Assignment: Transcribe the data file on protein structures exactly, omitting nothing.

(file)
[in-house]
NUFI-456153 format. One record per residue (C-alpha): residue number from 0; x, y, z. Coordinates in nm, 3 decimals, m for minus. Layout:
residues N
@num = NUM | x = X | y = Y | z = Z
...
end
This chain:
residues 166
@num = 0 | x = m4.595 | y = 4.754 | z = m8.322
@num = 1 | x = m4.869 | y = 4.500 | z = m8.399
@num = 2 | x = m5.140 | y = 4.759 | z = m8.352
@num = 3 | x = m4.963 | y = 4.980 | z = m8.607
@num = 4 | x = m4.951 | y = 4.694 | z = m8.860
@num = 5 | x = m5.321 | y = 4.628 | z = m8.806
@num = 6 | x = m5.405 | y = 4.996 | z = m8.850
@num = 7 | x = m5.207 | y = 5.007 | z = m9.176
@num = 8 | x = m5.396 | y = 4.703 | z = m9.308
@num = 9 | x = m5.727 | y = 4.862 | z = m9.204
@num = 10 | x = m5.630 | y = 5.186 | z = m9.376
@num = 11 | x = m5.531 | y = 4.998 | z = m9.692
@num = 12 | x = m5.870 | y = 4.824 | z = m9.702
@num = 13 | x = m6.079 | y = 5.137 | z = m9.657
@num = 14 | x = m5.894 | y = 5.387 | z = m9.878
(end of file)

[in-house]
NUFI-456153 format. One record per residue (C-alpha): residue number from 0; x, y, z. Coordinates in nm, 3 decimals, m for minus. Layout:
residues N
@num = NUM | x = X | y = Y | z = Z
...
end
This chain:
residues 166
@num = 0 | x = m4.595 | y = 4.754 | z = m8.322
@num = 1 | x = m4.869 | y = 4.500 | z = m8.399
@num = 2 | x = m5.140 | y = 4.759 | z = m8.352
@num = 3 | x = m4.963 | y = 4.980 | z = m8.607
@num = 4 | x = m4.951 | y = 4.694 | z = m8.860
@num = 5 | x = m5.321 | y = 4.628 | z = m8.806
@num = 6 | x = m5.405 | y = 4.996 | z = m8.850
@num = 7 | x = m5.207 | y = 5.007 | z = m9.176
@num = 8 | x = m5.396 | y = 4.703 | z = m9.308
@num = 9 | x = m5.727 | y = 4.862 | z = m9.204
@num = 10 | x = m5.630 | y = 5.186 | z = m9.376
@num = 11 | x = m5.531 | y = 4.998 | z = m9.692
@num = 12 | x = m5.870 | y = 4.824 | z = m9.702
@num = 13 | x = m6.079 | y = 5.137 | z = m9.657
@num = 14 | x = m5.894 | y = 5.387 | z = m9.878